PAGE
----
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Are You Keeping Your Millennials Connected?

If you have just begun to embrace how to manage Millennials, just wait. The next generation, Generation Z, is on deck.

Being a manager isn’t easy.  You don’t need us to tell you that.

In addition to managing different personalities, now each employee comes with the unique characteristics of their own generation- and if you have just begun to embrace how to manage Millennials, just wait. The next generation, Generation Z, is on deck.

Managing a multi-general workforce isn’t as daunting as it seems, but it does take patience and a specific approach to each individual member of your team. Mike Andersen is a Human Resource Specialist/Recruiter with Xceleration and believes learning how to manage the individual is more important than painting each generation with a broad brush.

“Each employee has different things that will make them comfortable,” Andersen says. “A younger employee may just want to know where the free drinks and snacks are, where an older employee will want to take a deep dive into the benefits package.”  You can learn a lot, Andersen says, from what each individual employee is most interested in.

New companies can make a critical mistake by assuming everyone in the organization wants the same thing. “Startups tend to set up an environment where the employees are expected to participate in things like Nerf Gun battles in the office because that’s their culture and they’re fun and creative.” Andersen cautions that assuming everyone wants in on something like that can alienate some workers.

“Make sure you’re setting up events for the whole group,” he says. “Don’t make them feel like they’re choosing to not be a part of the group if they don’t want to participate in a crazy event.”

There is also a direct correlation between how a member of your team gets (or wants to get) their information and how they want to be managed.

Millennials absorb more information in the first 15 minutes of every day than their parents get in a week. This lightning-fast stream of information extends into their work life as well.

Strap yourself in. The next generation is going to want information, feedback, and data even faster.

Generation Z, or “The Linksters” as some are calling them, will be entering the workforce soon, and if you struggled to manage some Millennial traits, Generation Z will feel like that and then some.

“Linksters” have never known a world without social media and apps, likely never had a land-line telephone or learned cursive. They communicate electronically- face-to-face interaction may be difficult for them- and they’re going to want everything right now.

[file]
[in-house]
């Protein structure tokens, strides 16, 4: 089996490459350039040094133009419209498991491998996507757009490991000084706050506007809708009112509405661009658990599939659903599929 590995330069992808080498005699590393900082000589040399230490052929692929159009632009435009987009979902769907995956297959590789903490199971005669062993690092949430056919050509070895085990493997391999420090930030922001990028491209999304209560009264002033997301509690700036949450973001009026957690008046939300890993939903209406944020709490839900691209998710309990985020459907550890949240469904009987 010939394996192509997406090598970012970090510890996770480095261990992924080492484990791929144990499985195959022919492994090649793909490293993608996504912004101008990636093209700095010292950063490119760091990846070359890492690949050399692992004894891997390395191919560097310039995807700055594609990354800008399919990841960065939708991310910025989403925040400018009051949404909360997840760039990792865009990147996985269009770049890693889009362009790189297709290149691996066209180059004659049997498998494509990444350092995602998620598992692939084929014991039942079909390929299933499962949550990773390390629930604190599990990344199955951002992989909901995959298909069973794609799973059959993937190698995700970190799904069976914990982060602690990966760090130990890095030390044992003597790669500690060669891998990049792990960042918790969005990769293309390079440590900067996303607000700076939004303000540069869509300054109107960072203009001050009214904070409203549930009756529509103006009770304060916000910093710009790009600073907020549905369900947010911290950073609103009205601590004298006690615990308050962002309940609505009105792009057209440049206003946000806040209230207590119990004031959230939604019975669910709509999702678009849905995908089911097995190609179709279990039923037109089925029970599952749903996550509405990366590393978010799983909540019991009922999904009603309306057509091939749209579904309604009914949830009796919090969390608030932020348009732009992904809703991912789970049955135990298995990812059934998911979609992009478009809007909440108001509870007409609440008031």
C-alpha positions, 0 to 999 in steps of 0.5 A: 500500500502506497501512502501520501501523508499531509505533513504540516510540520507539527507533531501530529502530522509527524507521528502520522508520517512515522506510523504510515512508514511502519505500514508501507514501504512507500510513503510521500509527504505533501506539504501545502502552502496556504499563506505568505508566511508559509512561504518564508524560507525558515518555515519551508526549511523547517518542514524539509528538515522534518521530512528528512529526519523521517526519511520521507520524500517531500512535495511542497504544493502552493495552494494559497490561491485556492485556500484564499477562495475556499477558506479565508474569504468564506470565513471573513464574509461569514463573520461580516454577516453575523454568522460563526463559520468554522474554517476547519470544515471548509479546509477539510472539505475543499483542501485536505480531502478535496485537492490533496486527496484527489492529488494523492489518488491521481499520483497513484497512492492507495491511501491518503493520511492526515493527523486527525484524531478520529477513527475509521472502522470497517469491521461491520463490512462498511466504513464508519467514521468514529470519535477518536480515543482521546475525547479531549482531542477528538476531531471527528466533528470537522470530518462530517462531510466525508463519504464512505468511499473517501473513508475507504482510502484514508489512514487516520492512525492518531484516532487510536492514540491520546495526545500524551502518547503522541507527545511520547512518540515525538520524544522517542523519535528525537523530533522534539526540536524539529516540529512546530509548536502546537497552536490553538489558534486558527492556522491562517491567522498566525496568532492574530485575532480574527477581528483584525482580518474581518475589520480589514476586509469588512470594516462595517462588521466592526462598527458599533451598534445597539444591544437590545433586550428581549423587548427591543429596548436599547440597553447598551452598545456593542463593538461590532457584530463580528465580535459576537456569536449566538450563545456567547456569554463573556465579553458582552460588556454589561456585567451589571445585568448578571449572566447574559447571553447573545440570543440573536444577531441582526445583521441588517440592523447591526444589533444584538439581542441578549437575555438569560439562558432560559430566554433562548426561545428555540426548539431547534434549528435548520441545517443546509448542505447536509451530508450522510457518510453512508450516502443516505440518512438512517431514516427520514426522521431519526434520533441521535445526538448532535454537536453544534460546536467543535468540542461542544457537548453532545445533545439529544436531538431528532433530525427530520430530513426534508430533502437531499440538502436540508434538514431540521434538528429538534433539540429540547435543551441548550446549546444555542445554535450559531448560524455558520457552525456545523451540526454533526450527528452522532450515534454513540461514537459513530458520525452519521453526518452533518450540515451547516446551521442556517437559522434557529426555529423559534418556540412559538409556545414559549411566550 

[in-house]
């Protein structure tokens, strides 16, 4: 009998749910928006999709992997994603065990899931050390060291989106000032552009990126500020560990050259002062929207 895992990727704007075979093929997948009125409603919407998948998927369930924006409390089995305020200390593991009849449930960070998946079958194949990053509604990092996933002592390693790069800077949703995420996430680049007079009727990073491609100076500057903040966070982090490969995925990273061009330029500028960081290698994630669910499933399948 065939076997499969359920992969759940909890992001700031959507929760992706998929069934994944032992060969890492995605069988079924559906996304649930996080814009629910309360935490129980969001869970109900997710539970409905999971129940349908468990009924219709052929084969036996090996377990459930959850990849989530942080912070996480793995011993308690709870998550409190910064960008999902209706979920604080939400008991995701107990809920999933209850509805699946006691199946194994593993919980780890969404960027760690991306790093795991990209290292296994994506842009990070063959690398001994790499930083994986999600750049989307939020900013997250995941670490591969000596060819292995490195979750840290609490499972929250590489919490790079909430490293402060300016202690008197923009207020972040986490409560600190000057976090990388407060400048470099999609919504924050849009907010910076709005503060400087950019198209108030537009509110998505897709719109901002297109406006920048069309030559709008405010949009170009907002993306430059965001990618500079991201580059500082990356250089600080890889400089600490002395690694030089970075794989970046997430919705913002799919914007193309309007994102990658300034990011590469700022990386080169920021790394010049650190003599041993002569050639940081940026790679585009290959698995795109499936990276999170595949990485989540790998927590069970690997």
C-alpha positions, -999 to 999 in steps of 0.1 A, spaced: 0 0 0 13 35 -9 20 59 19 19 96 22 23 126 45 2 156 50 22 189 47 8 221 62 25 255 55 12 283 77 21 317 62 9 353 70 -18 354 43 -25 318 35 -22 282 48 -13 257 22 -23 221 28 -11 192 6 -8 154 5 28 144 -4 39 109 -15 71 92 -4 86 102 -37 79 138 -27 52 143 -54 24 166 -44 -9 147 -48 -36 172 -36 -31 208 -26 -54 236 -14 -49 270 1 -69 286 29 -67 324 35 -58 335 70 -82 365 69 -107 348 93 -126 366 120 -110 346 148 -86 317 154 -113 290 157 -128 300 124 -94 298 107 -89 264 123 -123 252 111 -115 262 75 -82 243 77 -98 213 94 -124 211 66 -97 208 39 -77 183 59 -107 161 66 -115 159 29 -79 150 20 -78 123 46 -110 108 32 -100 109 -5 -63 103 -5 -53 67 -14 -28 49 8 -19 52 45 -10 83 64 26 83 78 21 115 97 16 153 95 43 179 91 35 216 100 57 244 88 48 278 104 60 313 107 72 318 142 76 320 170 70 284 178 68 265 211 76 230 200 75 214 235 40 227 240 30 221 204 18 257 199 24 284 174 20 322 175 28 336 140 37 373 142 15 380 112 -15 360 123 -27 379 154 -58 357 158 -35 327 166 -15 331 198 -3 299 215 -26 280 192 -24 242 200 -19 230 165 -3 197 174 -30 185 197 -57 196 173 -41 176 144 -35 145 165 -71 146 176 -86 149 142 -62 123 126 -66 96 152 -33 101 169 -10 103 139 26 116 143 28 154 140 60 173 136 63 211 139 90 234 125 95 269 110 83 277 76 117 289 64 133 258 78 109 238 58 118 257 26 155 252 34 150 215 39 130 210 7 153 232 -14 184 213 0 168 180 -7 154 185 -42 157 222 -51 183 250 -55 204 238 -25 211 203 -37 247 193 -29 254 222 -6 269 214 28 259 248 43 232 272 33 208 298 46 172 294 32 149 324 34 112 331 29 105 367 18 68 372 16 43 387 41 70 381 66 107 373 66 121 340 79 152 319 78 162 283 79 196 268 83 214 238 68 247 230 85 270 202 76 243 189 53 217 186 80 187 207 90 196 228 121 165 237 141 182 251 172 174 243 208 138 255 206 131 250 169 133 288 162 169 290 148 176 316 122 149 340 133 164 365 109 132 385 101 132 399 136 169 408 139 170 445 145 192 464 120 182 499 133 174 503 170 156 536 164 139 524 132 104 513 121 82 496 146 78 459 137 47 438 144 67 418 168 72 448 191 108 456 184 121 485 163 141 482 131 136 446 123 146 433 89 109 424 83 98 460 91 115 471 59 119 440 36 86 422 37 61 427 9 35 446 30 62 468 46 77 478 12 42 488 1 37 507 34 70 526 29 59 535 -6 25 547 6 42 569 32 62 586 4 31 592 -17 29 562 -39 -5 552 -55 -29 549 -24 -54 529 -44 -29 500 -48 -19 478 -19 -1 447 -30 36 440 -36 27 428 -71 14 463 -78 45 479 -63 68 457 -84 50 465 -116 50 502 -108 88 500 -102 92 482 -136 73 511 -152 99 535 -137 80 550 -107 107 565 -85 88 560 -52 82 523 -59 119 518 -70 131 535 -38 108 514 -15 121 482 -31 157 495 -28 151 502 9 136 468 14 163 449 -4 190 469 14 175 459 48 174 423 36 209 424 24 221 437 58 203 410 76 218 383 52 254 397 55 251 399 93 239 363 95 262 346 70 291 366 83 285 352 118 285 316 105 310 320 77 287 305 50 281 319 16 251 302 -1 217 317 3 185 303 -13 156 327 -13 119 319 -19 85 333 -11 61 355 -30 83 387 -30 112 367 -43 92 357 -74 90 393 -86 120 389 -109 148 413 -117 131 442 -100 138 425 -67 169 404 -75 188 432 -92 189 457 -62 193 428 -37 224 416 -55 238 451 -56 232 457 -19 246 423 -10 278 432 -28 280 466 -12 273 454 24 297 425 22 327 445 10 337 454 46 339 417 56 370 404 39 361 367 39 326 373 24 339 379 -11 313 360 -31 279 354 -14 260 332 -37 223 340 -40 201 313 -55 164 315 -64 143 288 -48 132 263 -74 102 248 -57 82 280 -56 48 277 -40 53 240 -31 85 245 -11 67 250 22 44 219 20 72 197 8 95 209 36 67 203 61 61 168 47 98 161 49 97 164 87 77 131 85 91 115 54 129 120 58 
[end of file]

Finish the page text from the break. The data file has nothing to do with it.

Generation Z (born 1995-2009) are entering the work force. They have never known a world without electronics and instant communication and are likely to have shorter attention spans than Millennials and high expectations of their managers.

The addition of a new generational personality to the workforce may cause problems for rigid managers.

“You can’t just blanket your team with one type of management,” Anderson says. “Your management style has to be catered to the individual. You can still keep your core principals and characteristics, but if you try the same thing for an older employee as you do for a Millennial, it’s just not going to work.”

Another challenge: Millennials and Linksters will demand a lot of your attention.  That may leave older employees feeling left out. Andersen says the solution is to be transparent.

“Have open conversations,” he says, “and make sure you get to a place where all sides feel comfortable.”

One method of bridging that gap between younger employees’ need for immediate feedback and an older employees’ desire to feel wanted is a robust employee rewards program.

“A points-based rewards system is a great tool for the frequent, direct feedback younger employees are craving. They don’t want yearly reviews. If you can engage them in real time they’re more likely to perform better, feel connected, and stay around longer.” Andersen goes on to say older employees who might be accustomed to a bonus-based rewards system can get behind point-based programs as well, noting that everyone regardless of their “generation” enjoys being told they are doing good work.

This type of real-time attention can help retain younger talent. Millennials are very willing to leave a job they don’t feel connected to, and most will have plenty of options since aggressive headhunters and recruiters are likely already knocking on their door.

Make no mistake- managing a multi-generational workplace takes time, effort and strategy.  An in-depth knowledge of your teams’ personalities goes a long way towards keeping everyone happy and your staff intact.

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